thanks. Let us say we have the following function that generates the previously mentioned list: Nx = 5; Ny = 5; N1[i_] := Module[{ix, iy, n1x, n2x, n3y, n4y}, ix = Mod[i, Nx, 1]; iy = Quotient[i, Nx, 1] + 1; If[ix + 1 > Nx, n1x = 1, n1x = ix + 1]; If[ix - 1 < 1, n2x = Nx, n2x = ix - 1]; If[iy + 1 > Ny, n3y = 1, n3y = iy + 1]; If[iy - 1 < 1, n4y = Ny, n4y = iy - 1]; {n1x + (iy - 1)*Nx, n2x + (iy - 1)*Nx, ix + (n3y - 1)*Nx, ix + (n4y - 1)*Nx}]; –  Mencia Dec 17 '13 at 12:28
    
Then, something similar to what you suggested but that is is not allowed would be: SparseArray[{i_, j : (N1[i_][[1]] | N1[i_][[2]] | N1[i_][[3]] | N1[i_][[4]])} :> 2*i + j, {Nx*Ny, Nx*Ny}] // MatrixForm –  Mencia Dec 17 '13 at 12:32
    
So the point is, the condition for which j to choose, is given by function N1[i] –  Mencia Dec 17 '13 at 12:33
    
Could you do it using N1? –  Mencia Dec 17 '13 at 12:58
    
@Mencia OK, I see your problem. Give me a few minutes to update my answer. –  Mr.Wizard Dec 17 '13 at 13:28
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In example B you know the different indices, i.e. you know the positions of the elements. If you know the positions of the elements, you can use SparseArray:

SparseArray[Rule[#, 2 #[[1]] + #[[2]]] & /@ Tuples[{{1, 2}, {1, 3, 5}}]] // MatrixForm
(*(3    0   5   0   7
   5    0   7   0   9)*)
share|improve this answer
    
thanks so much for the answer but, it does not really work for me because in my code it goes like ...{i,1,nn},{j,list[i]}], the list is i dependent, so it would be nice to have index i somewhere –  Mencia Dec 17 '13 at 11:34
1  
@Mencia OK, you need a different code to generate your positions but the principle is still valid. You have all the information you need to calculate the positions. Perhaps something like Flatten[Thread[{list[#], #}] & /@ Range[nn], 1]. –  Pickett Dec 17 '13 at 11:48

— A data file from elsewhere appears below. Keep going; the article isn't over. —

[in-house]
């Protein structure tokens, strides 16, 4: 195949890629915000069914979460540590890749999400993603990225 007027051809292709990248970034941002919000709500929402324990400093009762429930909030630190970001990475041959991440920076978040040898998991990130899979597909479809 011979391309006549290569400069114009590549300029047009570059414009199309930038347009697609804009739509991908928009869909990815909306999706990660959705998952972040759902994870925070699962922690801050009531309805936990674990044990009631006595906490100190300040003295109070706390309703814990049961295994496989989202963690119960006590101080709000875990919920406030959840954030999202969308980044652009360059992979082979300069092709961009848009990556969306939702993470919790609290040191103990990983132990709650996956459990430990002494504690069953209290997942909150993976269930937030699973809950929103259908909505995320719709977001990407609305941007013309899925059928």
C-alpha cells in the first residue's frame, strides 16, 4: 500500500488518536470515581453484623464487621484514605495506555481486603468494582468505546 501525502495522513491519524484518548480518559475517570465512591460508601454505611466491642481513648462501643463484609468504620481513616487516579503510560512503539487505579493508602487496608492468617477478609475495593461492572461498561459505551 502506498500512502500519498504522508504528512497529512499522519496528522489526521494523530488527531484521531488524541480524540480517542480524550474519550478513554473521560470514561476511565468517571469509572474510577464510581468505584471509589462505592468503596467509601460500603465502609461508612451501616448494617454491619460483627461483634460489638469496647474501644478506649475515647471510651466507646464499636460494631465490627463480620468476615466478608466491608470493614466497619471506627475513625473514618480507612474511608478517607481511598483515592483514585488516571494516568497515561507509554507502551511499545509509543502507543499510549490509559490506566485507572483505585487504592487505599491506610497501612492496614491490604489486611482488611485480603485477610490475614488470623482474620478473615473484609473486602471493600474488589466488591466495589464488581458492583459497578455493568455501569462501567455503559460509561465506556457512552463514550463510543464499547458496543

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If you want to create a PackedArray, rather than a SparseArray object, the following is an option

cfu =
 Compile[
  {{list, _Integer, 1}, {nn, _Integer}}
  ,
  Block[
   {max = Max[list], len = Length[list], res}
   ,
   res = ConstantArray[0, {nn, max}];
   Do[
    If[
     list[[ll]] == j
     ,
     res[[i, j]] = 2*i + j
     ]
    ,
    {i, 1, nn},
    {j, 1, max},
    {ll, 1, len}
    ];
   res
   ]
  ]

example

cfu[{1, 3, 5}, 2] // MatrixForm
(*output*)
(*(3    0   5   0   7
   5    0   7   0   9)*)

The result is indeed a PackedArray

<<Developer`
PackedArrayQ@cfu[Range[1000], 3]

True

share|improve this answer
    
Oh I should probably add CompilationTarget-> "C". I hope I can compare timings later –  Jacob Akkerboom Dec 17 '13 at 15:39
    
I await your timings. –  Mr.Wizard Dec 17 '13 at 15:42
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Maybe I'm just simple-minded, but can't you just create a zero matrix:

s = SparseArray[{}, {2, 5}, 0]

Then fill in the non-zero ones as required:

Table[s[[i, j]] = 2 i + j, {i, 1, 2}, {j, {1, 3, 5}}]
share|improve this answer
    
Why not use ConstantArray? it is likely faster. –  rcollyer Dec 17 '13 at 22:07
    
Strike that previous comment of mine. I was not thinking. –  rcollyer Dec 17 '13 at 22:15